June 30, 2022
Breaking AIs to make them better
Today's artificial intelligence systems used for image recognition are incredibly powerful with massive potential for commercial applications. Nonetheless, current artificial neural networks—the deep learning algorithms that power image recognition—suffer one massive shortcoming: they are easily broken by images that are even slightly modified.
This lack of "robustness" is a significant hurdle for researchers hoping to build better AIs. However, exactly why this phenomenon occurs, and the underlying mechanisms behind it, remain largely unknown.
Aiming to one day overcome these flaws, researchers at Kyushu University's Faculty of Information Science and Electrical Engineering have published in PLOS ONE a method called "Raw Zero-Shot" that assesses how neural networks handle elements unknown to them. The results could help researchers identify common features that make AIs "non-robust" and develop methods to rectify their problems.
"There is a range of real-world applications for image recognition neural networks, including self-driving cars and diagnostic tools in healthcare," explains Danilo Vasconcellos Vargas, who led the study. "However, no matter how well trained the AI, it can fail with even a slight change in an image."
In practice, image recognition AIs are "trained" on many sample images before being asked to identify one. For example, if you want an AI to identify ducks, you would first train it on many pictures of ducks.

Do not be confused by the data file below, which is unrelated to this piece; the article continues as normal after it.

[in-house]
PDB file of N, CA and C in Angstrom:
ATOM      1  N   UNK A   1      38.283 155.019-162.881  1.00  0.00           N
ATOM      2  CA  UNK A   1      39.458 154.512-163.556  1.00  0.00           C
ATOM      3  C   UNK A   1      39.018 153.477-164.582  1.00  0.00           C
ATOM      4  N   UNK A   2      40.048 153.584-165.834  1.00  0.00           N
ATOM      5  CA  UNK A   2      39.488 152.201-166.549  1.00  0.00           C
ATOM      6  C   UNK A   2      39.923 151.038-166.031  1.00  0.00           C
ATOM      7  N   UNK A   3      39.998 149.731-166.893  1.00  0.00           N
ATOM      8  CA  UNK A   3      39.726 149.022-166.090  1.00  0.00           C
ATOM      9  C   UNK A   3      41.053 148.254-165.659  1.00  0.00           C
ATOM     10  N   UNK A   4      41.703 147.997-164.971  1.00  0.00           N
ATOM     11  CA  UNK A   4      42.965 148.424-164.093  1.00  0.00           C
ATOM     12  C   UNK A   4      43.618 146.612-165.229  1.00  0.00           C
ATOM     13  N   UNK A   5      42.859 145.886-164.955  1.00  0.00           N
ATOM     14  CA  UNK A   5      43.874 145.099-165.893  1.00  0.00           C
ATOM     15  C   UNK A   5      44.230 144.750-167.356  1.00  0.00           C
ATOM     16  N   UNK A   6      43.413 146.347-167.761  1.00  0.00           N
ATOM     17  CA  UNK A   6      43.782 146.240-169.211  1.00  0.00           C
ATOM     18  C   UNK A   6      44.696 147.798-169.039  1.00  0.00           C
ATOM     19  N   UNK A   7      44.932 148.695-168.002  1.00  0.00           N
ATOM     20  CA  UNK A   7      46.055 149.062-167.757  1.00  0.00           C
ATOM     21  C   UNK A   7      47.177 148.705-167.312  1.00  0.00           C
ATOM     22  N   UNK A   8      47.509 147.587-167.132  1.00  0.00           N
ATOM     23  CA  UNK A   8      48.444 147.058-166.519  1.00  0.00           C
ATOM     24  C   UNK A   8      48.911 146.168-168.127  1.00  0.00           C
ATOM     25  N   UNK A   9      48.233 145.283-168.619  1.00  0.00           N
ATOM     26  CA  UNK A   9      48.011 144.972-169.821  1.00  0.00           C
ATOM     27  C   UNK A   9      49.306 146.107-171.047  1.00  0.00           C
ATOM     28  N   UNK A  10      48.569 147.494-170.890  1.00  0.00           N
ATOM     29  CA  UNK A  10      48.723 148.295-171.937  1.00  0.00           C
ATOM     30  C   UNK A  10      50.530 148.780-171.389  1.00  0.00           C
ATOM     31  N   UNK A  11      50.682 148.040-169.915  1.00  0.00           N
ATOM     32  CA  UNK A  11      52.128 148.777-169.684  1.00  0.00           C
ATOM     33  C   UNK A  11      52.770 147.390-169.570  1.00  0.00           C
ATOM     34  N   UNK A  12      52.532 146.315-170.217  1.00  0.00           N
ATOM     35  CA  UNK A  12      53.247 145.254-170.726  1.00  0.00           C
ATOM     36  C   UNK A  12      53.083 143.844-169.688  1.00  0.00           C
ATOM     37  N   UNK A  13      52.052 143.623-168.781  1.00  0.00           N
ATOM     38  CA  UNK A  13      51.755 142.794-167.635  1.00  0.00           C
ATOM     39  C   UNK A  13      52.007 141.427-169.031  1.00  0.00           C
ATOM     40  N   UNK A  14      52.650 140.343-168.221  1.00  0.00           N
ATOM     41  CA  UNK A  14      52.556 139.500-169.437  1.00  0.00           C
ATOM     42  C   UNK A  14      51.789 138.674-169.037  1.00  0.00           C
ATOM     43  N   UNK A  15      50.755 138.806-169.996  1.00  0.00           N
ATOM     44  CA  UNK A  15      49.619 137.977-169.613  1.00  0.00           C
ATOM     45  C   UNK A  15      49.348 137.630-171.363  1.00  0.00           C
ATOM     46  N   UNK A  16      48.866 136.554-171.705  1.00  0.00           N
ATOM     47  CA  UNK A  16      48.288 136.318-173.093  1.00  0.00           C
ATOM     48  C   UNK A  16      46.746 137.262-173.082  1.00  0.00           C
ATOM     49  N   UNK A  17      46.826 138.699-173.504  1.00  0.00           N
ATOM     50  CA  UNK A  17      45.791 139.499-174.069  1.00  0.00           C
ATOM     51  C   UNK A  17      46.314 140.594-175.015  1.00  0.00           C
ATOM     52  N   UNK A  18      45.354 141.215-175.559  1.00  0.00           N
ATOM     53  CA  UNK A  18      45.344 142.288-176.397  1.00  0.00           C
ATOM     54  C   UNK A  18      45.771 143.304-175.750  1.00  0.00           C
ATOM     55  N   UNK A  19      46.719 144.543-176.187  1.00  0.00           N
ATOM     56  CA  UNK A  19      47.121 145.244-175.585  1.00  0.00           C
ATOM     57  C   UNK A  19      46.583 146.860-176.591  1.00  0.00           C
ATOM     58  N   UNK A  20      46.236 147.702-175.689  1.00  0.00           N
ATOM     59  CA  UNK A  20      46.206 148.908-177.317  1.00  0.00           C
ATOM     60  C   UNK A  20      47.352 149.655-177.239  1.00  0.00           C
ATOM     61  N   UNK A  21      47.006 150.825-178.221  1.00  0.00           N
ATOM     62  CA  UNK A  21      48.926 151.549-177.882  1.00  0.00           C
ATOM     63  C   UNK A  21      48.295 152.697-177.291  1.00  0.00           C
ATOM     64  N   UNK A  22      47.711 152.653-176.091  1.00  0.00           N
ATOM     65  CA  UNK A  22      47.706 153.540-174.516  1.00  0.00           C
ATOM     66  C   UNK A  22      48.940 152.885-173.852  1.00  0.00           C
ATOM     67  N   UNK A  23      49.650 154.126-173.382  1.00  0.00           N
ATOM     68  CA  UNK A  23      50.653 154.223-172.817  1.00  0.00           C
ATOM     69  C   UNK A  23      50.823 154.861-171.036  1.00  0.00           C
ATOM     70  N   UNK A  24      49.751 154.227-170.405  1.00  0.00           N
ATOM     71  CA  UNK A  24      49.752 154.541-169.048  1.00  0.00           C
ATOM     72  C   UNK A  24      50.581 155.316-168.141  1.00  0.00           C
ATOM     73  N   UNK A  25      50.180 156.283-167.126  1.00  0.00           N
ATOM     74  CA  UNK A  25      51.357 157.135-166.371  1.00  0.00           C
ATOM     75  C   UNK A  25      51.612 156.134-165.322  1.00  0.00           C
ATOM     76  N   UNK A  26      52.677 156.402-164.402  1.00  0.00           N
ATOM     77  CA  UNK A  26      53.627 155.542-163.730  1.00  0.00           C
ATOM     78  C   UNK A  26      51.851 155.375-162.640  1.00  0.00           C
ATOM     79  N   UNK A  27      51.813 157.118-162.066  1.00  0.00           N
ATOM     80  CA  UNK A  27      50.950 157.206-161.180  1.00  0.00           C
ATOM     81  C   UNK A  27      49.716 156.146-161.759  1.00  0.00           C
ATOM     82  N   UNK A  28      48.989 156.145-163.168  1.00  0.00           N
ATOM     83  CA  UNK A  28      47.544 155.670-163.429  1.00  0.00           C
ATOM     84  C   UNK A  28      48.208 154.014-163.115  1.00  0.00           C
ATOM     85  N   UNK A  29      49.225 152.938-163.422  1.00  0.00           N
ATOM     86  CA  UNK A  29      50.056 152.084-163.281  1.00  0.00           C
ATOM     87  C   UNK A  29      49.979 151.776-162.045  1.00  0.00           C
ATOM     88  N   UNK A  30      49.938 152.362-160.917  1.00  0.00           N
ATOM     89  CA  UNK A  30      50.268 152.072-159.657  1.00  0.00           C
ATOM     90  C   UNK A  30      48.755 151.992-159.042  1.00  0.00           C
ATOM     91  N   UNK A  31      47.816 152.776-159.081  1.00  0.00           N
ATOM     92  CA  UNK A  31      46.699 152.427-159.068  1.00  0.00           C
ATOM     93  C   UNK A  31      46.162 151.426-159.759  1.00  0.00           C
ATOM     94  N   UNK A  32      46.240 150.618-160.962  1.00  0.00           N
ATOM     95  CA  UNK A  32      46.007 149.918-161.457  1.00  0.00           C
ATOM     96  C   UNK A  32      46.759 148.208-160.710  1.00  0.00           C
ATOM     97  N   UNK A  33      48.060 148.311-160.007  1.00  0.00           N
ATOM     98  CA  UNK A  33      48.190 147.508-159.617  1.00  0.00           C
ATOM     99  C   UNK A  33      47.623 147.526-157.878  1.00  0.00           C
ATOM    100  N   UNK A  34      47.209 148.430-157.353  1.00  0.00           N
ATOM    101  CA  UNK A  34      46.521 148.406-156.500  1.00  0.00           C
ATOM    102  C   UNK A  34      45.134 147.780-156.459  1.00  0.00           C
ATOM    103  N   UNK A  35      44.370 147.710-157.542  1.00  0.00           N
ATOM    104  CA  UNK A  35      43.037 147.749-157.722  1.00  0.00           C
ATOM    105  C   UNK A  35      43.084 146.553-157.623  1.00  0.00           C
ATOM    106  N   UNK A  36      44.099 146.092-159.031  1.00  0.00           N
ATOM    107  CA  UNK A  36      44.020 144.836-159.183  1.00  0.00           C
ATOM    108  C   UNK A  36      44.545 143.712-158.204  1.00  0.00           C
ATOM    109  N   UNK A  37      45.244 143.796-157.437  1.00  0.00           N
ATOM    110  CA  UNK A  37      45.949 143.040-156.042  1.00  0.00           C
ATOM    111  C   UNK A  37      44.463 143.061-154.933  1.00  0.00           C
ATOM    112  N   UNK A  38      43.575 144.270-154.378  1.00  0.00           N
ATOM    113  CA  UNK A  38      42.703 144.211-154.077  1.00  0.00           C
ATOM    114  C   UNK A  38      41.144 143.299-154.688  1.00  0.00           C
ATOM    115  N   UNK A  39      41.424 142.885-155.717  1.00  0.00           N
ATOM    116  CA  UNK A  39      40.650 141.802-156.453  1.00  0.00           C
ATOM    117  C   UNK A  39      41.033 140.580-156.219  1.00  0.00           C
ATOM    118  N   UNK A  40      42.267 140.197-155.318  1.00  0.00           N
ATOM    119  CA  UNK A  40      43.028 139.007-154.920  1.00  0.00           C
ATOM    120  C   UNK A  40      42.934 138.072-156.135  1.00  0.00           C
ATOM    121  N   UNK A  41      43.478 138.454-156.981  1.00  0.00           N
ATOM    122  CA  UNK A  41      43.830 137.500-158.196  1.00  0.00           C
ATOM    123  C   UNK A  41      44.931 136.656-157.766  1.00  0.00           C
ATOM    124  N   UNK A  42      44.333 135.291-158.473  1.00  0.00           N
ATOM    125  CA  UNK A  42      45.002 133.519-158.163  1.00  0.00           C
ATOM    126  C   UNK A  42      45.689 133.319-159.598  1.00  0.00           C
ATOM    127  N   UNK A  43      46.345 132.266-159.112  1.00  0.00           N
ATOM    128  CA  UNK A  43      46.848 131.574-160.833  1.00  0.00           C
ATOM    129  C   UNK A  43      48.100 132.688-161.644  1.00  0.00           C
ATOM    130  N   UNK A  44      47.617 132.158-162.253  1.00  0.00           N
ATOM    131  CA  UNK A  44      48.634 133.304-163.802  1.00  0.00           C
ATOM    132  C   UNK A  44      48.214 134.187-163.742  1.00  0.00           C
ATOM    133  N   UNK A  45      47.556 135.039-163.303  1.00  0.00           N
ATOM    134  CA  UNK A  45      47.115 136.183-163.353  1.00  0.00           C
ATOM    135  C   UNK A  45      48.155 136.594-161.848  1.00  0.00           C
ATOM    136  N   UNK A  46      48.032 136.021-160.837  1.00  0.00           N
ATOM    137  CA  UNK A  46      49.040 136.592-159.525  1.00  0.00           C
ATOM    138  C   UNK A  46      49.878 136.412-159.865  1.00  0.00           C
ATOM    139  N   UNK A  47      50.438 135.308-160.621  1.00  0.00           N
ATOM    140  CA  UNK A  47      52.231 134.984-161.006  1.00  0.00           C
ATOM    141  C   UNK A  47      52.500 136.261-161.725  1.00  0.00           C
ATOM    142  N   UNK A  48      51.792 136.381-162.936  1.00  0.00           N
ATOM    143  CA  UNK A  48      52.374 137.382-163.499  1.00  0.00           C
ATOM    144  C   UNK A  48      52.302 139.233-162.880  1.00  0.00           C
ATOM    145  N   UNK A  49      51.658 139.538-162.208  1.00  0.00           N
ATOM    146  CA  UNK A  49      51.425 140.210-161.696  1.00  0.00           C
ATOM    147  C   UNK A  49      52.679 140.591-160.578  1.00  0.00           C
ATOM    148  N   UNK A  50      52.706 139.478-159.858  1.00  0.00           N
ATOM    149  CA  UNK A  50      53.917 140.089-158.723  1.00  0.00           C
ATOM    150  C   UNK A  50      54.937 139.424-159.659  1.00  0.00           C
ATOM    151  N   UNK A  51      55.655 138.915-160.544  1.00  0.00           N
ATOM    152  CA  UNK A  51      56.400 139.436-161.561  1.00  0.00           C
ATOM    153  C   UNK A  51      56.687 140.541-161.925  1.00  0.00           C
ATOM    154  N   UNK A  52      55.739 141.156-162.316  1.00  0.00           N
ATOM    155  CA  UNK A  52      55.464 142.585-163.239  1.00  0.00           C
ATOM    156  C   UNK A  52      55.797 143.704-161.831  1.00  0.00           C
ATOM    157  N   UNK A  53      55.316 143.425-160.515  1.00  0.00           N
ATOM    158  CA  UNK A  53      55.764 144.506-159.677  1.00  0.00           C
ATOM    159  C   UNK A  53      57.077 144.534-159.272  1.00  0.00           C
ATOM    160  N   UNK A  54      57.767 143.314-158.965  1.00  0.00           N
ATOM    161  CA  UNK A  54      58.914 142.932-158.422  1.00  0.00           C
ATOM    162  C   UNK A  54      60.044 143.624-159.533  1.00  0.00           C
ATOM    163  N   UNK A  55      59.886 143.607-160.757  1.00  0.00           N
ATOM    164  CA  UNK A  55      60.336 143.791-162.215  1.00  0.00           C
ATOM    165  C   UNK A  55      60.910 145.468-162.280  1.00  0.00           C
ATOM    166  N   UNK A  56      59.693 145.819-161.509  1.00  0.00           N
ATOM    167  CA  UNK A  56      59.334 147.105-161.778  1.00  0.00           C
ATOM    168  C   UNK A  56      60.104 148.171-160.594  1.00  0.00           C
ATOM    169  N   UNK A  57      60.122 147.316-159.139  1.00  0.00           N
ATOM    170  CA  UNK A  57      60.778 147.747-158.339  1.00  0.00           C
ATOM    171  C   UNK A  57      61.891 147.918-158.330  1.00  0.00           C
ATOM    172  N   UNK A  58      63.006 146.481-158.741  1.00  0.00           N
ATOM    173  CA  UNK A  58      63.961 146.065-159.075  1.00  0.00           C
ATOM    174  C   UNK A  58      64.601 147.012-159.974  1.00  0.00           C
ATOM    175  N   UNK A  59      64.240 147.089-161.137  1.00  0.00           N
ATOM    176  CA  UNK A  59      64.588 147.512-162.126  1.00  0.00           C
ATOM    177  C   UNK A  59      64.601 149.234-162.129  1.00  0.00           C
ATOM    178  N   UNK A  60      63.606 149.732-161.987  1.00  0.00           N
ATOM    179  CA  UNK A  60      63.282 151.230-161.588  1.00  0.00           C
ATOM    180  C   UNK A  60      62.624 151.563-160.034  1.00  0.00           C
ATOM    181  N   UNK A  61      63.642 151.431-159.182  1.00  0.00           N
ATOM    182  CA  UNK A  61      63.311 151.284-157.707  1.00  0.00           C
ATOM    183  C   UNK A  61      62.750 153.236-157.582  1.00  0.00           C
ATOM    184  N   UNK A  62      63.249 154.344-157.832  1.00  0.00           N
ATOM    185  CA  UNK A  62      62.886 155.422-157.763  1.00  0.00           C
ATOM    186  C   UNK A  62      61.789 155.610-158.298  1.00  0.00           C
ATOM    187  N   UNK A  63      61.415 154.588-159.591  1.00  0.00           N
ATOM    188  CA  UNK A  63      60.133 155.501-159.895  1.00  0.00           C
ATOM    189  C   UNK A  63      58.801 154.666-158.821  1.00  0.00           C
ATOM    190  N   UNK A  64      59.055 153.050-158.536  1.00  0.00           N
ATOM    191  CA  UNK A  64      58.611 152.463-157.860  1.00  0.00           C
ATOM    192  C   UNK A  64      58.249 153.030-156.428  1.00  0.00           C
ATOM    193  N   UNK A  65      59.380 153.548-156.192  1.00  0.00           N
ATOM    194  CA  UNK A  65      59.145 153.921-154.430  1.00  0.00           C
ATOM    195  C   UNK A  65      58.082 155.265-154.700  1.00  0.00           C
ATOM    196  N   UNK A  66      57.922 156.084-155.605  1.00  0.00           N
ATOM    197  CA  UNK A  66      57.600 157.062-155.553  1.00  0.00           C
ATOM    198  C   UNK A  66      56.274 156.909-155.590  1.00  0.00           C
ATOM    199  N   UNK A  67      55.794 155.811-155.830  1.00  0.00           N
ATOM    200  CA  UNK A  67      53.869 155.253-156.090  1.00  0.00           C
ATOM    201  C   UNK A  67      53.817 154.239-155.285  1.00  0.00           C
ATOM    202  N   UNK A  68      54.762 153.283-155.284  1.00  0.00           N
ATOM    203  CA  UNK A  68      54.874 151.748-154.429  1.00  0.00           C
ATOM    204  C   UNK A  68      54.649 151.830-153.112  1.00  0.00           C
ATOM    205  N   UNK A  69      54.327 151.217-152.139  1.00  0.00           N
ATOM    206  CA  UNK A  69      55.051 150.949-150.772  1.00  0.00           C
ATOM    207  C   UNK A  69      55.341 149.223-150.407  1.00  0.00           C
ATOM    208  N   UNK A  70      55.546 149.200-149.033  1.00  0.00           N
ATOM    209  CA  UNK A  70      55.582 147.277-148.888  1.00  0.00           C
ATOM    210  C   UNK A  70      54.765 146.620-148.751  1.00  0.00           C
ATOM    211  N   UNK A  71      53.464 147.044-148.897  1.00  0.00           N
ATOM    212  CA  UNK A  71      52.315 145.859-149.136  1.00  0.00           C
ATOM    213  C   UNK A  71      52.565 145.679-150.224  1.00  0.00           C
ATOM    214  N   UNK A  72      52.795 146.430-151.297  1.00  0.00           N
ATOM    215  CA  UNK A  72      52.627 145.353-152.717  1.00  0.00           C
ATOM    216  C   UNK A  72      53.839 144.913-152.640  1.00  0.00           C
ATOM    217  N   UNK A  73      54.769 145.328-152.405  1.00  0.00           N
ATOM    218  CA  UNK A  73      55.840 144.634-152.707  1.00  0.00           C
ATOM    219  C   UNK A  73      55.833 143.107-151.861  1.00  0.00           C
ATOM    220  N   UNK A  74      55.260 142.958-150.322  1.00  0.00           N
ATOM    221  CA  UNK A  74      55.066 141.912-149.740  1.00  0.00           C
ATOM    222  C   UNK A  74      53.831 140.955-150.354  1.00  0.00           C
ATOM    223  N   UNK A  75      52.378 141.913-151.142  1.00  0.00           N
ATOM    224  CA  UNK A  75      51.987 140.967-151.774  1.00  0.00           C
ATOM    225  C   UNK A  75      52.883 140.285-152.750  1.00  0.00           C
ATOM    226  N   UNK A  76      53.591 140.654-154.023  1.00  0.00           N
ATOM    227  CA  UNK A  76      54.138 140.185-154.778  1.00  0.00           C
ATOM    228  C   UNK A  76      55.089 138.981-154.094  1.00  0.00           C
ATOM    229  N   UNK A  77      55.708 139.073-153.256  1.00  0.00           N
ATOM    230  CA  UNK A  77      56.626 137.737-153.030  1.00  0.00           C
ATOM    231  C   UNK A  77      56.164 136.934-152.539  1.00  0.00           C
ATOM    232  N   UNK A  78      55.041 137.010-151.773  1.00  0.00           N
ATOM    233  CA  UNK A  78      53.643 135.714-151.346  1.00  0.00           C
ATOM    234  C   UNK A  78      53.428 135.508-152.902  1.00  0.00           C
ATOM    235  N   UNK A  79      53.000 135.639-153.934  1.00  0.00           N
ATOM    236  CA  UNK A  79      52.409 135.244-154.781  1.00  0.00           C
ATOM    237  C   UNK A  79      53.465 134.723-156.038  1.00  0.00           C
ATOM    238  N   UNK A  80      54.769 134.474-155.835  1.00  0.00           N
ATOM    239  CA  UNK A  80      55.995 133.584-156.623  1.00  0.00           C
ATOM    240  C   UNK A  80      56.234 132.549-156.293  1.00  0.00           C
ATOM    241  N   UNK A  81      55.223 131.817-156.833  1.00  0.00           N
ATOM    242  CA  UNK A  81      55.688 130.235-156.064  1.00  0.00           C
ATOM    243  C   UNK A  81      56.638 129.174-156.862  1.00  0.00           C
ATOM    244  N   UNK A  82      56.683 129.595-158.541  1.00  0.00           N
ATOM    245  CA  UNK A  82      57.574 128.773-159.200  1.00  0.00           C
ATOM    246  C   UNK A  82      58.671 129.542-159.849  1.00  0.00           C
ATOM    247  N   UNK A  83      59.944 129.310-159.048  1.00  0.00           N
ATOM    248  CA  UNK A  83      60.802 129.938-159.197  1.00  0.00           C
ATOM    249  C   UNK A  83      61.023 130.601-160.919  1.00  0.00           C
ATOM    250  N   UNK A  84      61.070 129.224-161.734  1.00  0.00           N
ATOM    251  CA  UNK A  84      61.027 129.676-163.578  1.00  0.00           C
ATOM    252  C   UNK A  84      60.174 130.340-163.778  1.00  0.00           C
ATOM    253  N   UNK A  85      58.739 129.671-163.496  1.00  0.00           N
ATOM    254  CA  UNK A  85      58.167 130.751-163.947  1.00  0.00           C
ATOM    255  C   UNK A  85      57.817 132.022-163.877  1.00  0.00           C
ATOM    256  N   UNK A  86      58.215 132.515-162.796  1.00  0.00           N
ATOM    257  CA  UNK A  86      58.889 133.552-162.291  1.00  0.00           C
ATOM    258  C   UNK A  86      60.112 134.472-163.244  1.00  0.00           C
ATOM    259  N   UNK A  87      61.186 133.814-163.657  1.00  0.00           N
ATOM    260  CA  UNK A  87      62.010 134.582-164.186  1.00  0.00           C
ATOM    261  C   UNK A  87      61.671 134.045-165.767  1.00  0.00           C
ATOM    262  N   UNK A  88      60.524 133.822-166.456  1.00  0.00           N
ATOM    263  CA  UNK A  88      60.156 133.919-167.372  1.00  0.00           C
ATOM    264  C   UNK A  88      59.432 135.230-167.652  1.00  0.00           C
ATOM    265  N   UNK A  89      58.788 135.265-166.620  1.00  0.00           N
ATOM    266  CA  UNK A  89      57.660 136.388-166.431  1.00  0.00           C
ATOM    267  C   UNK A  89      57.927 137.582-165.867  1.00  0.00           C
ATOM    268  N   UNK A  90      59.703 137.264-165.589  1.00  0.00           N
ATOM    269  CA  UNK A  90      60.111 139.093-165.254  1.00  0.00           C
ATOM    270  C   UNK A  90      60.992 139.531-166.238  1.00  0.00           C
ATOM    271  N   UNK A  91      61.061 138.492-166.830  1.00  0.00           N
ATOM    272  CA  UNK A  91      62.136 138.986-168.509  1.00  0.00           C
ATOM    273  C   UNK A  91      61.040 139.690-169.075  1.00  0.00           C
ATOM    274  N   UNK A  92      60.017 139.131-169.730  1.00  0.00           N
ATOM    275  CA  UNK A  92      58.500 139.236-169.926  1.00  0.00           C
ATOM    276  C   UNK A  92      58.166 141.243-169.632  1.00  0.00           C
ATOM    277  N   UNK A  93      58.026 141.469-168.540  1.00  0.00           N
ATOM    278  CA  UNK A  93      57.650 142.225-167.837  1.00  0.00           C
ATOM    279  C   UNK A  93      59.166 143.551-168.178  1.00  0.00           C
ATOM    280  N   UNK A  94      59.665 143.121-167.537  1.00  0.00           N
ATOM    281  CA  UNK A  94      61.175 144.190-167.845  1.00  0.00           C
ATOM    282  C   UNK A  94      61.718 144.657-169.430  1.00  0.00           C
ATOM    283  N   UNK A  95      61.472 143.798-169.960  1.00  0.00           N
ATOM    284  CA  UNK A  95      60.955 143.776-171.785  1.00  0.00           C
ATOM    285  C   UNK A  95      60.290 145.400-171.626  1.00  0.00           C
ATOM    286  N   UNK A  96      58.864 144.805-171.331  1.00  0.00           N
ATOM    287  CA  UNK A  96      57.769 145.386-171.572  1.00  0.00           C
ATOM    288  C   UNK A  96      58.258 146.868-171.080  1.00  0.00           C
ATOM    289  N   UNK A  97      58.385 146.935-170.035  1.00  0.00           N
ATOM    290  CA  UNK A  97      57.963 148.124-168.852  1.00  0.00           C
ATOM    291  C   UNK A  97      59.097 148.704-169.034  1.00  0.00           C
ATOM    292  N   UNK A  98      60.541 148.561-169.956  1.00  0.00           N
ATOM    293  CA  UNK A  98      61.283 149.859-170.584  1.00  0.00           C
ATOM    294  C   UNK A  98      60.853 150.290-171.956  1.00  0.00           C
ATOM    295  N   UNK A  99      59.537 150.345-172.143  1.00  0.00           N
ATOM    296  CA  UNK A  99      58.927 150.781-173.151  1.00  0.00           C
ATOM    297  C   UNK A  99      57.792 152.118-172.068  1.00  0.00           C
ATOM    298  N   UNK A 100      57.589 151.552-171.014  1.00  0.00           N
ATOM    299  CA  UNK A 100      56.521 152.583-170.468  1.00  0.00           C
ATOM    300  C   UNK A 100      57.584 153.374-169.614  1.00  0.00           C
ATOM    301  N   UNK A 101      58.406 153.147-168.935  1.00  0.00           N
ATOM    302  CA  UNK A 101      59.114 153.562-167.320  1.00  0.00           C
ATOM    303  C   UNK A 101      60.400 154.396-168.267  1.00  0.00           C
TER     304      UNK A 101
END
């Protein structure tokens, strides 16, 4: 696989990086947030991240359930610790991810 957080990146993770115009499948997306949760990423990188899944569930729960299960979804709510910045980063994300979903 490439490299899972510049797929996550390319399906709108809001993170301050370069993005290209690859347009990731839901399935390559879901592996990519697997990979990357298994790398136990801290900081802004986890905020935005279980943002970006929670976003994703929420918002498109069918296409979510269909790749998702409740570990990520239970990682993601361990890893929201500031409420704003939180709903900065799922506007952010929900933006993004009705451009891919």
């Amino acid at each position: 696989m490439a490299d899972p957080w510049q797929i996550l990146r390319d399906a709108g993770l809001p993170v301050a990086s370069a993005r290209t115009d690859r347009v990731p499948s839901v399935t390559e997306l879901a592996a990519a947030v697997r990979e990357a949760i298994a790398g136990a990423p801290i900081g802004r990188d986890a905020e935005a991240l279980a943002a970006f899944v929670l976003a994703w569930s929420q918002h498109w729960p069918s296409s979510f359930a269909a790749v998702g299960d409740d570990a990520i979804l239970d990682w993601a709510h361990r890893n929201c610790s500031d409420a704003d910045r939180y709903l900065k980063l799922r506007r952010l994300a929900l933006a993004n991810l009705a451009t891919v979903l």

Nonetheless, even the best-trained AIs can be misled. In fact, researchers have found that an image can be manipulated such that—while it may appear unchanged to the human eye—an AI cannot accurately identify it. Even a single-pixel change in the image can cause confusion.
To better understand why this happens, the team began investigating different image recognition AIs with the hope of identifying patterns in how they behave when faced with samples that they had not been trained with, i.e., elements unknown to the AI.
"If you give an image to an AI, it will try to tell you what it is, no matter if that answer is correct or not. So, we took the twelve most common AIs today and applied a new method called 'Raw Zero-Shot Learning,'" continues Vargas. "Basically, we gave the AIs a series of images with no hints or training. Our hypothesis was that there would be correlations in how they answered. They would be wrong, but wrong in the same way."
What they found was just that. In all cases, the image recognition AI would produce an answer, and the answers—while wrong—would be consistent, that is to say they would cluster together. The density of each cluster would indicate how the AI processed the unknown images based on its foundational knowledge of different images.
"If we understand what the AI was doing and what it learned when processing unknown images, we can use that same understanding to analyze why AIs break when faced with images with single-pixel changes or slight modifications," Vargas states. "Utilization of the knowledge we gained trying to solve one problem by applying it to a different but related problem is known as Transferability."
The team observed that Capsule Networks, also known as CapsNet, produced the densest clusters, giving it the best transferability amongst neural networks. They believe it might be because of the dynamical nature of CapsNet.
"While today's AIs are accurate, they lack the robustness for further utility. We need to understand what the problem is and why it's happening. In this work, we showed a possible strategy to study these issues," says Vargas.
"Instead of focusing solely on accuracy, we must investigate ways to improve robustness and flexibility. Then we may be able to develop a true artificial intelligence."